In fact, I think a coordinated yearly question set to use as a benchmark could be really good for this space. Right now there’s no easy way to compare eg Metaculus to Polymarket because they both use really different questions. I’m hoping to get people together next year, come up with a standard question set, and give it to as many platforms (and individuals!) as possible to see what happens.
1: AI researcher Rodney Brooks grades his AI-related predictions from 2018.
2: An Analysis Of Metaculus’ Resolved AI Predictions And Their Implications For AI Timelines. “Overall it looked like there was weak evidence to suggest the community expected more AI progress than actually occurred, but this was not conclusive.“
3: An interesting counterexample: When Will Programs Write Programs For Us? The community prediction bounced between 2025 and 2028 (my own prediction was in this range). Even in late 2020, just before the question stopped accepting new predictions, the forecast was January 2027. The real answer was six months later, mid-2021, when OpenAI released Codex. I don’t want to update too much on a single data point, but this is quite the data point. If I had to cram this into the narrative of “not systematically underappreciating speed of AI progress”, I would draw on eg this question about fusion, where the resolution criteria (ignition) may have been met by an existing system - tech forecasters tend to underestimate the ability of cool prototypes to fulfill forecasting question criteria without being the One Amazing Breakthrough they’re looking for.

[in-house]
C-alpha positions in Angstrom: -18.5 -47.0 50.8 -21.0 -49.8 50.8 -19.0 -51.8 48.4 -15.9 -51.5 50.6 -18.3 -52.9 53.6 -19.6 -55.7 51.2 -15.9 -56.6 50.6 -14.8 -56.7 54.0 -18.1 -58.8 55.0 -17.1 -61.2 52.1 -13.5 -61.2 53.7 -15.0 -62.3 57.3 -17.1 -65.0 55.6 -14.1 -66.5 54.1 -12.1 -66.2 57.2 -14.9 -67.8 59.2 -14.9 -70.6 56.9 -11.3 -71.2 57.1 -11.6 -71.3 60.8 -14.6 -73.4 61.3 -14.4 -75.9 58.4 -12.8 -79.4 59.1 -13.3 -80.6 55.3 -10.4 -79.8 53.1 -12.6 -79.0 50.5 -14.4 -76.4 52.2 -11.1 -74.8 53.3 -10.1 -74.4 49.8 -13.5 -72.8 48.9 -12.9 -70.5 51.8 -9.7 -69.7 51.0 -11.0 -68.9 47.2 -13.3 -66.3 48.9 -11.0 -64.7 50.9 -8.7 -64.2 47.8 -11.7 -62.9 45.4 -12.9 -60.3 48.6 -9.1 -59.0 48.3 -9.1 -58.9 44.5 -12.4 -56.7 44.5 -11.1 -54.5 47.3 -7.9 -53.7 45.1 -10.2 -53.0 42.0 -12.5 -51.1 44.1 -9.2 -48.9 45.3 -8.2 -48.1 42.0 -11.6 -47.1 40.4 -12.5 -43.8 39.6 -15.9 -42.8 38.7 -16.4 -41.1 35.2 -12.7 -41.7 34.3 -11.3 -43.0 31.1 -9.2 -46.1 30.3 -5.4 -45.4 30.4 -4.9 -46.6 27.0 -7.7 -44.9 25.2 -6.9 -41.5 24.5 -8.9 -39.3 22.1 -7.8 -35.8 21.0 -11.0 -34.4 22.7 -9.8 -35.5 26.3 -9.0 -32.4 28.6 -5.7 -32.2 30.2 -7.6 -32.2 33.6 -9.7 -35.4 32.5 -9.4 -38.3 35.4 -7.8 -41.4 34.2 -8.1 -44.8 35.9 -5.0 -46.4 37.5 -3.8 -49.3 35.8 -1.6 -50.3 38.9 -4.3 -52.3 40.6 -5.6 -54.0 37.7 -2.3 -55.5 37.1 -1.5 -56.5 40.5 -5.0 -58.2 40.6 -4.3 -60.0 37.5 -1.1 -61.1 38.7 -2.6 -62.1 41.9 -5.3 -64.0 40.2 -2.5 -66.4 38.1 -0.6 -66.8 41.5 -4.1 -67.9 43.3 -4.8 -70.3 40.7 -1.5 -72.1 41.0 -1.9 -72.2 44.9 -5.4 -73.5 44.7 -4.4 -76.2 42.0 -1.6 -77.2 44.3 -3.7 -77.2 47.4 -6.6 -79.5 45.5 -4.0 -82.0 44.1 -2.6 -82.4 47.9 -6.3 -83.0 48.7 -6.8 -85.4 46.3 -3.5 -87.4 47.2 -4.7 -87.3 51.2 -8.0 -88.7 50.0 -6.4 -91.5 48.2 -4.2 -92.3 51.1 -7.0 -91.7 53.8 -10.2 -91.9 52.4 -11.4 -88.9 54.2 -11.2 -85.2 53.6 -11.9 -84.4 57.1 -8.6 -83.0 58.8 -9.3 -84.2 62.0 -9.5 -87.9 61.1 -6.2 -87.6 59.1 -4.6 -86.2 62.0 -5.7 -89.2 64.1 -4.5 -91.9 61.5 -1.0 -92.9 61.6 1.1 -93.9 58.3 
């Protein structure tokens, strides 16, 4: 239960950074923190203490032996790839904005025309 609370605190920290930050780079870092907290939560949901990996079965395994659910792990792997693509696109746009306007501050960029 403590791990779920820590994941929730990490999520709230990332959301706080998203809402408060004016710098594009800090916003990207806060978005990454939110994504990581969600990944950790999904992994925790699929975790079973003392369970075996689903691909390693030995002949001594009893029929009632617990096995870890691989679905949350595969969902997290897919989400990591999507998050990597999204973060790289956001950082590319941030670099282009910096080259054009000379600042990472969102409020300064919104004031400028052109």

4: New (to me) site, Hedgehog Markets. So far they mostly just have entertaining tournaments, but the design is pretty and they seem interested in genuinely solving the decentralization problem, so I’ll be watching them.
5: New (to me) site, Aver. So far not many interesting markets, and very crypto-focused, but somehow (?) they have six-figure pools on several questions. Got to figure out what’s going on here.
6: New (to me) s . . . you know what, just assume there are a basically infinite number of crypto people starting not-entirely-confidence-inspiring prediction markets right now:
If any of them start looking more important than the others, I’ll let you know.